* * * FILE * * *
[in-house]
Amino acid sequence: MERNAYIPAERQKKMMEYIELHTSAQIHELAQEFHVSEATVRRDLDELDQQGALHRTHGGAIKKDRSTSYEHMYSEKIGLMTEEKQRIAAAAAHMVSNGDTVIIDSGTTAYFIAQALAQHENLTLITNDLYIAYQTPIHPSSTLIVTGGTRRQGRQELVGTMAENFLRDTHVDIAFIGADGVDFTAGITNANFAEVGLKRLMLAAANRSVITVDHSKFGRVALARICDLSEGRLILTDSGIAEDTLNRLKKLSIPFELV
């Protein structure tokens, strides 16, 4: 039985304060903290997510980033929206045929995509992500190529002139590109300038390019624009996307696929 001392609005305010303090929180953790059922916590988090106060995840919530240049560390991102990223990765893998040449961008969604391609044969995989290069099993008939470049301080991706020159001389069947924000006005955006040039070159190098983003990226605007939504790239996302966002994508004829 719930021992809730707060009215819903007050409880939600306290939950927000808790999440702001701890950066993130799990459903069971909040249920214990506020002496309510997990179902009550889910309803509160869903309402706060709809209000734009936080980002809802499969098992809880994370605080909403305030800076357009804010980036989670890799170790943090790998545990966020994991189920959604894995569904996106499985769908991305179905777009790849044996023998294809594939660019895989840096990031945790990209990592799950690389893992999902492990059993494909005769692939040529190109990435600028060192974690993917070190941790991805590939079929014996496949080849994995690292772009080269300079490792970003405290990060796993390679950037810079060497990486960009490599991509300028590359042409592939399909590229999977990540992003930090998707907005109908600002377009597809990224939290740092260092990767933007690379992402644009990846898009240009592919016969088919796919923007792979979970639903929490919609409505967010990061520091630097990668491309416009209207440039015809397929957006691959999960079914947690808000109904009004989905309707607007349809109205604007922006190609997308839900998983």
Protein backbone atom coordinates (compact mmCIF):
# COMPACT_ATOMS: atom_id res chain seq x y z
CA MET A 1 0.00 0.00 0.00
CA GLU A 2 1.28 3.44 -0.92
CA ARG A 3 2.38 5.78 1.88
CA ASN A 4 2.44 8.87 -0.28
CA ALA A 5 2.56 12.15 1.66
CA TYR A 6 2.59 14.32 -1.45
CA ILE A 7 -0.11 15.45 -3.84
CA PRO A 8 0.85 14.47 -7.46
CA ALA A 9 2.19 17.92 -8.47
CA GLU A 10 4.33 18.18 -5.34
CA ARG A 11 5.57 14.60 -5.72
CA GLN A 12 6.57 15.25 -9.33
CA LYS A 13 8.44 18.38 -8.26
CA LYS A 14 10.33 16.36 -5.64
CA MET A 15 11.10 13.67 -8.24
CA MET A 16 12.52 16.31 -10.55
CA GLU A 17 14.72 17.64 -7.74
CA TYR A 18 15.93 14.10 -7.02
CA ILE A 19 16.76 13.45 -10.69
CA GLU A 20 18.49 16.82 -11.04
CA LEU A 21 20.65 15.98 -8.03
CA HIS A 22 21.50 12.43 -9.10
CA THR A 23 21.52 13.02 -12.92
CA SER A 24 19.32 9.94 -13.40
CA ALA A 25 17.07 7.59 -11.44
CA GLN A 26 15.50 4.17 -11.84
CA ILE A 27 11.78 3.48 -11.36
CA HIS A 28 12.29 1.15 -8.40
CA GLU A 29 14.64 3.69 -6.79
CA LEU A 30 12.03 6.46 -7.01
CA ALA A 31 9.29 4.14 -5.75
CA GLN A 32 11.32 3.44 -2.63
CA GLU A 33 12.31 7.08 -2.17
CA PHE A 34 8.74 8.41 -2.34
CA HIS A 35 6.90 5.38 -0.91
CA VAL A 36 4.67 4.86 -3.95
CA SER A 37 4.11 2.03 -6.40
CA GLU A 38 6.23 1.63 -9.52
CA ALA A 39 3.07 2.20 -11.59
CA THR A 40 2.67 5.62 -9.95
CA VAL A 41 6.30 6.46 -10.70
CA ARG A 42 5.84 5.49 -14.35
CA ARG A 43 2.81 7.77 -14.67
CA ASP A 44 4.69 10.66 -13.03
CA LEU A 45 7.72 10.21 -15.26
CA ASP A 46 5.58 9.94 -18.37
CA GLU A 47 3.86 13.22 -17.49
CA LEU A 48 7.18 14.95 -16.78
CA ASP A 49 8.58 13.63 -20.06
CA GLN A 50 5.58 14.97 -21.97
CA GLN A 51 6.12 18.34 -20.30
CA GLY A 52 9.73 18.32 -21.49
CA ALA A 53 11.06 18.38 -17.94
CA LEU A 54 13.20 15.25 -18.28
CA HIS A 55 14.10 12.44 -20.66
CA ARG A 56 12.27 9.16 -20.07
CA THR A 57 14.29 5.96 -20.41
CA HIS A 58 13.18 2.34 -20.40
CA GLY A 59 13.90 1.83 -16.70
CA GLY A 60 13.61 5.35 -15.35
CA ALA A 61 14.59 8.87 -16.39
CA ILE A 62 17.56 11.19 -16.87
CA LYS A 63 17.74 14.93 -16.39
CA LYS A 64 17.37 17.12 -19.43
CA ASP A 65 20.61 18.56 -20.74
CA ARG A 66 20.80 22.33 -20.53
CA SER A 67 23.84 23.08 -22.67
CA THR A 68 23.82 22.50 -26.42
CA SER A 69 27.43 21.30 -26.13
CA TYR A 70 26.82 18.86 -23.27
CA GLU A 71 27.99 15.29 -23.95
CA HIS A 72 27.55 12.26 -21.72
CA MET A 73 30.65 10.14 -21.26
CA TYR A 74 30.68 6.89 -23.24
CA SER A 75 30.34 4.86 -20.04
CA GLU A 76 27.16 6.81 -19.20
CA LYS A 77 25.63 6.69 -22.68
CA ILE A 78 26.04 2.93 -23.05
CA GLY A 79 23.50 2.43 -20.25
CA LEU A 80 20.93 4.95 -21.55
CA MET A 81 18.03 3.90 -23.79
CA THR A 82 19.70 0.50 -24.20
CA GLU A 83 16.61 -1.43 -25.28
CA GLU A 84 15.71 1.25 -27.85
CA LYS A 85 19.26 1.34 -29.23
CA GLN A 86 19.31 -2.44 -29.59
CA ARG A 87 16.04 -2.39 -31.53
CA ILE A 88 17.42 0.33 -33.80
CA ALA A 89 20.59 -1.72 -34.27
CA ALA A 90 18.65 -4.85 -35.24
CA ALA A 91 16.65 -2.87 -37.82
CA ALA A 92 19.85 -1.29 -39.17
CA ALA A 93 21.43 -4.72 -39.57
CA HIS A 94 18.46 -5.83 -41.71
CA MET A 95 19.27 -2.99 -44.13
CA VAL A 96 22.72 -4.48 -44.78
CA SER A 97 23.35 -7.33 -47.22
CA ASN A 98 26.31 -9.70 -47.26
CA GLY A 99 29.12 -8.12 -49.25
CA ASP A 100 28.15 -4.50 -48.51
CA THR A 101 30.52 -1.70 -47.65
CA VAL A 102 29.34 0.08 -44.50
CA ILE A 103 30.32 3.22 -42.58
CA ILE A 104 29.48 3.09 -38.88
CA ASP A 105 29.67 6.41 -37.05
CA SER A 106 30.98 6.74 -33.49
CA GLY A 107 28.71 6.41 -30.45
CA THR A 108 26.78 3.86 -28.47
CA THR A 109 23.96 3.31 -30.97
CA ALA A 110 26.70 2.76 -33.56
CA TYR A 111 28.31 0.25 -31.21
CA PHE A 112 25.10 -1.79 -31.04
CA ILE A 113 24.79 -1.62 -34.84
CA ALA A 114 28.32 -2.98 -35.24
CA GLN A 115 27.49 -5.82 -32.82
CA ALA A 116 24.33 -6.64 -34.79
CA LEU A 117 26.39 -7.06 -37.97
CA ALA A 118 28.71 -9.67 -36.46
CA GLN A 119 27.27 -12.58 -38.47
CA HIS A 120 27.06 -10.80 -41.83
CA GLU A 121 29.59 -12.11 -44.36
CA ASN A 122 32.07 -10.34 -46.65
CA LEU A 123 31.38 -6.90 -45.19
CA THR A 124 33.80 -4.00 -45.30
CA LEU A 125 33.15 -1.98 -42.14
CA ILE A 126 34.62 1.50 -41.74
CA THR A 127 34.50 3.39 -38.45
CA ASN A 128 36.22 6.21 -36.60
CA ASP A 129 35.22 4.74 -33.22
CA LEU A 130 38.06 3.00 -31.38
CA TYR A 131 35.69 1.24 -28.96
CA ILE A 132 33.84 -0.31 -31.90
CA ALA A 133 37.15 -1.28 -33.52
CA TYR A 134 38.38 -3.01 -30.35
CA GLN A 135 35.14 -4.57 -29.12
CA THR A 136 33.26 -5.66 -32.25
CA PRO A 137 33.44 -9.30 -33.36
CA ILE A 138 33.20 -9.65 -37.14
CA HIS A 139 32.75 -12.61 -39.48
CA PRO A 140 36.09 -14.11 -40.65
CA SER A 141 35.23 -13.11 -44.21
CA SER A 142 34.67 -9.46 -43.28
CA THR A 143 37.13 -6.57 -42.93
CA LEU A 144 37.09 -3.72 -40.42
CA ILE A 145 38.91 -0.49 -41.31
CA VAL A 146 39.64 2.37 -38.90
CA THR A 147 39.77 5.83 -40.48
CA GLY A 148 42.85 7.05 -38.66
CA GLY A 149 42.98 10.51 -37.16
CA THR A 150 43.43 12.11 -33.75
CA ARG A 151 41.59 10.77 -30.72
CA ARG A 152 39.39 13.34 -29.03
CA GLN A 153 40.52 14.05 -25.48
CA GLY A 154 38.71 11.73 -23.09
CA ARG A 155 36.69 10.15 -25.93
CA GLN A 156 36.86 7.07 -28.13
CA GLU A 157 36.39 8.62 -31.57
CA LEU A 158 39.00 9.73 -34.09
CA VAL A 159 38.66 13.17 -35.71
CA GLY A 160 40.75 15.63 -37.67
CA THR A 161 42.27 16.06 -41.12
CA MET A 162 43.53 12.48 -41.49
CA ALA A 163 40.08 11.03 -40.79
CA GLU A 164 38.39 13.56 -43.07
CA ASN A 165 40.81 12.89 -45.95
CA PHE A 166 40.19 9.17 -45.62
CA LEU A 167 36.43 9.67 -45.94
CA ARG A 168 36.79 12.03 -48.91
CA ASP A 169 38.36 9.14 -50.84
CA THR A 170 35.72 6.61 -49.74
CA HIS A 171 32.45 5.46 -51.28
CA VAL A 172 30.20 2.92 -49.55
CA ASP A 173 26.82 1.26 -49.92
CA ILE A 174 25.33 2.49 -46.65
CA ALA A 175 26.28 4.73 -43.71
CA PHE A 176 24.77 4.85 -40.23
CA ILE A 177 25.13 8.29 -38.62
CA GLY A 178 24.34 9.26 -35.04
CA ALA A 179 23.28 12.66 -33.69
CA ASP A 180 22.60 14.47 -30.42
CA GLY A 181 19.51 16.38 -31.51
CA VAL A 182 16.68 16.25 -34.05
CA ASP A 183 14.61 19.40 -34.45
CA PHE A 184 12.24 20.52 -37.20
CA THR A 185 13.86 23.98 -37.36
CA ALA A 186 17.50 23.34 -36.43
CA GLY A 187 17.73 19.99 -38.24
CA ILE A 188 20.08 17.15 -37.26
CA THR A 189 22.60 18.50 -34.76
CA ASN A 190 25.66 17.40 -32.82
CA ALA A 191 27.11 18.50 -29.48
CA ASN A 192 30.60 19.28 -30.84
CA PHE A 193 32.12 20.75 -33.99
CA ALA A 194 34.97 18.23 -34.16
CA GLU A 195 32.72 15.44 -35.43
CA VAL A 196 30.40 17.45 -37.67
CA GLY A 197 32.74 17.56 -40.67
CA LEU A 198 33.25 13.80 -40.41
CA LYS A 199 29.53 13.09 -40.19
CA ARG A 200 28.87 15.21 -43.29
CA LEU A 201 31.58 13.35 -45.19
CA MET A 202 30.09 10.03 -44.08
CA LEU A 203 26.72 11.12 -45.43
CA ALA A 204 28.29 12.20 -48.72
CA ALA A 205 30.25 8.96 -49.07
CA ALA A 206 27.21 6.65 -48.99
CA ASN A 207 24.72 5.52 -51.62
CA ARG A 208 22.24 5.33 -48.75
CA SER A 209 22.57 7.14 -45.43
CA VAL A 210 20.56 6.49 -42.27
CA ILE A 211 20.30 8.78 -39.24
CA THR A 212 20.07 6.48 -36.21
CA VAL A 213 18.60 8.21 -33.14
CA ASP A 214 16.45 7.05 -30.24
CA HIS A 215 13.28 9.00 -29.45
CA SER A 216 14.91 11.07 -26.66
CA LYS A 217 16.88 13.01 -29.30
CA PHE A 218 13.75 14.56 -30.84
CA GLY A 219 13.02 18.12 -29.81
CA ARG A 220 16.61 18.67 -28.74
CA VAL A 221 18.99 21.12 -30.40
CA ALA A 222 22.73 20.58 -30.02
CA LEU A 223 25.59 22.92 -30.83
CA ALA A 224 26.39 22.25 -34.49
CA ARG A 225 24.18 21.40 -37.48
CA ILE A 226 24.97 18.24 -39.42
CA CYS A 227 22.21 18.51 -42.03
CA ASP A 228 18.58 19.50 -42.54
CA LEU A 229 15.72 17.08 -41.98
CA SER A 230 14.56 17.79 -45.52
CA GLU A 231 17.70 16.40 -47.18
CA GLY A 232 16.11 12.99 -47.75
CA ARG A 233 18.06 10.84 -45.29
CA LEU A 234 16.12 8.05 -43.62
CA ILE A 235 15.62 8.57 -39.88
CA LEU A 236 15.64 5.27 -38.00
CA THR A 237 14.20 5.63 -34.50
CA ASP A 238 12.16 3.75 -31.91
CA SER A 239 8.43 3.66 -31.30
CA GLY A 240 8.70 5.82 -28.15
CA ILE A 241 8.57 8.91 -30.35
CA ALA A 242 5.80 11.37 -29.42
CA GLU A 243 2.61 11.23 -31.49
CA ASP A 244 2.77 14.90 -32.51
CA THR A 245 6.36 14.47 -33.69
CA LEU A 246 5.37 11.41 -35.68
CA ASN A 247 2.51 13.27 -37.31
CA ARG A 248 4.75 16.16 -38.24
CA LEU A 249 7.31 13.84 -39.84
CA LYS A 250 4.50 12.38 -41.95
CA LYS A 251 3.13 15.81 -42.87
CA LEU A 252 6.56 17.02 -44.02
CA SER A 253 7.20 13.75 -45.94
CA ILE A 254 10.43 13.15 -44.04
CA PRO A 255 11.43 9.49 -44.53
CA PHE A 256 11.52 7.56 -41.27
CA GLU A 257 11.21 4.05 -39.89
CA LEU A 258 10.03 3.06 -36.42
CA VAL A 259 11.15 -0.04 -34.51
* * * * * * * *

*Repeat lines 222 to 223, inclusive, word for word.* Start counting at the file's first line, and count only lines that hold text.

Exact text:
CA LYS A 217 16.88 13.01 -29.30
CA PHE A 218 13.75 14.56 -30.84